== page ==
When the World Cup kicks off today at 7 a.m. with Mexico meeting host South Africa, Yamilet Valladolid will be ready.
Instead of catching that extra hour of sleep, Valladolid, the local site director of El Concilio, the Council for the Spanish Speaking, knows all consideration of normal hours must be waived for this 32-team, monthlong, once-every-four-years event.
"The World Cup is huge in the Latino community," she said. "And the fact that Mexico is playing in the first game makes it even more special."
Since soccer is one of those bonding sports that is best watched in a group, Valladolid is holding a small party for the game.
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Not everyone has access to a friend or neighbor willing to be host of such an early-morning event, but there remains hope for those who prefer the group experience, even with the nine-hour time difference.
Supporting the U.S. team
Earlier this year, a chapter of the American Outlaws opened in Modesto, and the club has nothing to do with last decade's so-so Colin Farrell western of the same name.
It's the 25th and fastest-growing member of a national organization whose sole purpose, according to its Web site, is "To support the United States National Team through a unified and dedicated group of supporters."
They claim to want to support soccer in general, but with one catch: If the American side is playing, you have to root for the Stars and Stripes.
Don't be afraid of the club's name. The American Outlaws in no way advocate hooliganism.
"To be honest, the U.S. fans are probably the most friendly group out there," said Modesto's Matt Ernst, local club organizer and a former Johansen High teammate of Heath Pearce, a defender who was one of the final cuts from the U.S. side.
"We're passionate," said Ernst, 29. "We sing and chant but we do not promote violence. It's not what we're about. We just like getting people together to watch games. It's always better than watching it alone."
Most of the chapters are in major cities, such as Boston, New York City, Philadelphia and St. Louis. But the Modesto chapter, which has grown to more than 50 members since earning its charter just four months ago, is the only one on the West Coast between Los Angeles and Seattle.
As part of its charter, The American Outlaws had to find a tavern willing to serve as the team's headquarters. P. Wexford's Pub on McHenry Avenue has been a local mecca for soccer, rugby, darts and trivia for more than a decade, and was only too happy to affiliate with the Outlaws.
"They support the American squad," said Wexford's manager Ryan Johnson. "They're down here for most of the events and will be here for sure for the U.S. games."
Actually, the Outlaws are throwing their own party at another site for the U.S. opener, which is Saturday at 11:30 a.m. against England. But Wexford's is going well beyond simply being a headquarters for the U.S. effort.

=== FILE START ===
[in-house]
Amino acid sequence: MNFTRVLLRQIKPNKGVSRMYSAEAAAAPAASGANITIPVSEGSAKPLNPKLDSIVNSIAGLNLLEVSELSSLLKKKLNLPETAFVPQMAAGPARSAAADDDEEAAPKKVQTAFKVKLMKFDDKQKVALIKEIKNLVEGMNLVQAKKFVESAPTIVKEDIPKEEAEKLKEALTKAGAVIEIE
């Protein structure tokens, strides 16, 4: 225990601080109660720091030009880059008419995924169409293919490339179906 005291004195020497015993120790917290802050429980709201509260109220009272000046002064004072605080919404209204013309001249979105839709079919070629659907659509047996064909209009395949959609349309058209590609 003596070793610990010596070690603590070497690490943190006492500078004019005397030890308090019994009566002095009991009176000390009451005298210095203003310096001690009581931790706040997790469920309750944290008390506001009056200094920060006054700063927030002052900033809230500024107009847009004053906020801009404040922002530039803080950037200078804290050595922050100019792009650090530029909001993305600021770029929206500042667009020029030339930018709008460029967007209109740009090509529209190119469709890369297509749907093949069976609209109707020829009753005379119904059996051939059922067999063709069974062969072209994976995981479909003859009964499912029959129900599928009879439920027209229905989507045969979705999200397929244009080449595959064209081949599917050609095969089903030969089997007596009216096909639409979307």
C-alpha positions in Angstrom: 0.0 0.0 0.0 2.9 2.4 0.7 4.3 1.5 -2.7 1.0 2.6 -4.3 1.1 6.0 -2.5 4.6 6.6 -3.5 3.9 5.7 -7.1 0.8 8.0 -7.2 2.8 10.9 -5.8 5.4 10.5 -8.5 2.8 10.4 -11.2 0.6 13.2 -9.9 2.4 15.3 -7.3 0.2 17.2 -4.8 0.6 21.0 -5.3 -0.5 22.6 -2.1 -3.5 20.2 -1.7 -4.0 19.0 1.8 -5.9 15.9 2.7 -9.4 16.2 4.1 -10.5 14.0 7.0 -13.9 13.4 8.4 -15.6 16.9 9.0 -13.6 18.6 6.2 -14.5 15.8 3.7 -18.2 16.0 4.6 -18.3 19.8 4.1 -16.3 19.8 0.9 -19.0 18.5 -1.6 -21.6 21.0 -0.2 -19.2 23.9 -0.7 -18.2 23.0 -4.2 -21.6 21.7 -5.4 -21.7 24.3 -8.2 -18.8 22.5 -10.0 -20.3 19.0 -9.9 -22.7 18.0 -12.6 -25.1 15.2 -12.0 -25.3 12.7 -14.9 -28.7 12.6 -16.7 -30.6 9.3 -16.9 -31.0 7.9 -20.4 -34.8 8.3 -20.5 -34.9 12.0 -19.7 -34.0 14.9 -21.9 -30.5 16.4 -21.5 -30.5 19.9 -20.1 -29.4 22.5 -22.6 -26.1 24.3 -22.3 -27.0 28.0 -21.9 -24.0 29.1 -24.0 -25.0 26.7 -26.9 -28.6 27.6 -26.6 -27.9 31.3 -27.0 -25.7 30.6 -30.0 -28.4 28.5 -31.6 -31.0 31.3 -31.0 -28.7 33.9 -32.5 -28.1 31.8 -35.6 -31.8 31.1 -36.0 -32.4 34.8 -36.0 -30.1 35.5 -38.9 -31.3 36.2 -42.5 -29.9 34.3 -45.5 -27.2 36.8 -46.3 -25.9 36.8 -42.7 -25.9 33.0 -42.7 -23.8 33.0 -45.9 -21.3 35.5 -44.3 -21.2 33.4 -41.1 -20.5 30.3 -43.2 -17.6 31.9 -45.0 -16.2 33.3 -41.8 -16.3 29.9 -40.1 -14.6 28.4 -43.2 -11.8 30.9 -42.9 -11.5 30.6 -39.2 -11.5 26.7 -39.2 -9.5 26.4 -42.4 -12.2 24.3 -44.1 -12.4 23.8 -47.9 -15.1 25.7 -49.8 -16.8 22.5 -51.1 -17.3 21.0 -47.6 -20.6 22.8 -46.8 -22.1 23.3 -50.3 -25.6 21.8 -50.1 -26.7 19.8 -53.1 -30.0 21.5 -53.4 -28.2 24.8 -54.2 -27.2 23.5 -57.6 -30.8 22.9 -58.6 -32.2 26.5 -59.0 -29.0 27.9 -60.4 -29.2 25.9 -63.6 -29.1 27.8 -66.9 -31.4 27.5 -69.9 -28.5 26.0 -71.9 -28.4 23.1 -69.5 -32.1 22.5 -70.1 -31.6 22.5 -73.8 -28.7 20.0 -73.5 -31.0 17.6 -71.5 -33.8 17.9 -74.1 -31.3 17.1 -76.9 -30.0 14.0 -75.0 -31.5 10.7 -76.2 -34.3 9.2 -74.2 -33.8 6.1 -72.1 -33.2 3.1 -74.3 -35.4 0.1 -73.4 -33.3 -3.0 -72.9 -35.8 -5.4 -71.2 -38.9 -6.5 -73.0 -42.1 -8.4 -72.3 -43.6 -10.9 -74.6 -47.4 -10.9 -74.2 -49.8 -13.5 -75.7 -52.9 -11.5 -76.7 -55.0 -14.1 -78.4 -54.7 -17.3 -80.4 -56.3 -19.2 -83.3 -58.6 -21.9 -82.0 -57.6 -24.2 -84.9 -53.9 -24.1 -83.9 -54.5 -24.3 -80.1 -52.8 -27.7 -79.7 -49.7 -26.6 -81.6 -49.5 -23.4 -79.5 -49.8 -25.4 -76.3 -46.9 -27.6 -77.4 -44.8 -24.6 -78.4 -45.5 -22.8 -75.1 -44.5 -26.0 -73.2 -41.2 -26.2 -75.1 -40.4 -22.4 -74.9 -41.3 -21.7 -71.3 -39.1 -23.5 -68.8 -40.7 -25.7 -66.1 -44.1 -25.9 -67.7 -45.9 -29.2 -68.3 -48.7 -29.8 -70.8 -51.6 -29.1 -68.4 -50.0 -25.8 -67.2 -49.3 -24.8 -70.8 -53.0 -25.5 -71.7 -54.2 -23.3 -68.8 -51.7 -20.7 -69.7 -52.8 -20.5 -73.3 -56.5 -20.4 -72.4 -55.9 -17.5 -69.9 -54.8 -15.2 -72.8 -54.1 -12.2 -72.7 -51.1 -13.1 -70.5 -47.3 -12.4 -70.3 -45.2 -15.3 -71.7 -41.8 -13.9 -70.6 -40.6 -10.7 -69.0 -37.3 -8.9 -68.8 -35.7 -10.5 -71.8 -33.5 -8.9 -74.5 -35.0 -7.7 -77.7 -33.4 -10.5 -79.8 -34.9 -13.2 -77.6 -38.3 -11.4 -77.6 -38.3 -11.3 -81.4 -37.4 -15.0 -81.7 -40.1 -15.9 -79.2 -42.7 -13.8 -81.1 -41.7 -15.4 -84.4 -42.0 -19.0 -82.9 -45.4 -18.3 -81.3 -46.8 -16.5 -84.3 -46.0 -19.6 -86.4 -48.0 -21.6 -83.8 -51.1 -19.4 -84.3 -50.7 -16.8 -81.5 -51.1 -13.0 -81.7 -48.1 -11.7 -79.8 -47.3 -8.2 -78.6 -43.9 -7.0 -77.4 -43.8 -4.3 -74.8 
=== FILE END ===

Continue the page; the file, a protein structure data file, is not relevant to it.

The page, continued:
The pub won't be open for the nine 4:30 a.m. kickoffs in the group stage, but that leaves the other 39 round-robin games for Wexford's to be ready to serve all fans who want to wander in and watch the World Cup. They plan to offer breakfast specials and are planning to have drink specials based on the team playing at the moment.
"We're going to make this very special," Johnson said.
A quick survey of some local ethnic centers indicates there may be few choices for groups seeking organized events to watch the team representing the country of particular ancestry.
La Bola de Oro, a billiards club on Yosemite Avenue, will be open for Mexico's game this morning and also for its 7 a.m. game June 22 against Uruguay. It might open early for other games as the tournament advances.
Calls to Portuguese cultural centers showed a lot of pride in Selecção das Quinas (Selection of the Shields,) which finished fourth in 2006, but not a willingness to open at 7 a.m. Tuesday for Portugal's opener against Ivory Coast.
"We have all the channels here and have access to all the games, but they're on too early for us to open," said Vital Marcelino, president of Casa Dos Acores de Hilmar. "And besides, you can watch all the games at home."
Who should you root for?
All this unwillingness to roll out of bed early to join a group of fans might change once the 32-team group stage is done, especially if your favorite team joins the final 16 for the knockout rounds.
But this also raises a question of allegiance. At what point does an American citizen consider rooting for the U.S. side over his or her family's ancestral base?
"I think once you get to the second generation born here, quite a percentage will be rooting for the U.S.," said Manuel Pires of Gustine, a longtime area soccer coach and insurance salesman. "I'm a first generation and I'm rooting for the U.S.
"I think it will be a good World Cup, but I worry. They claim they have everything in place for security in South Africa, but I don't know. I just hope everything goes well, in peace."
Bee staff writer Brian VanderBeek can be reached at firstname.lastname@example.org or 578-2300.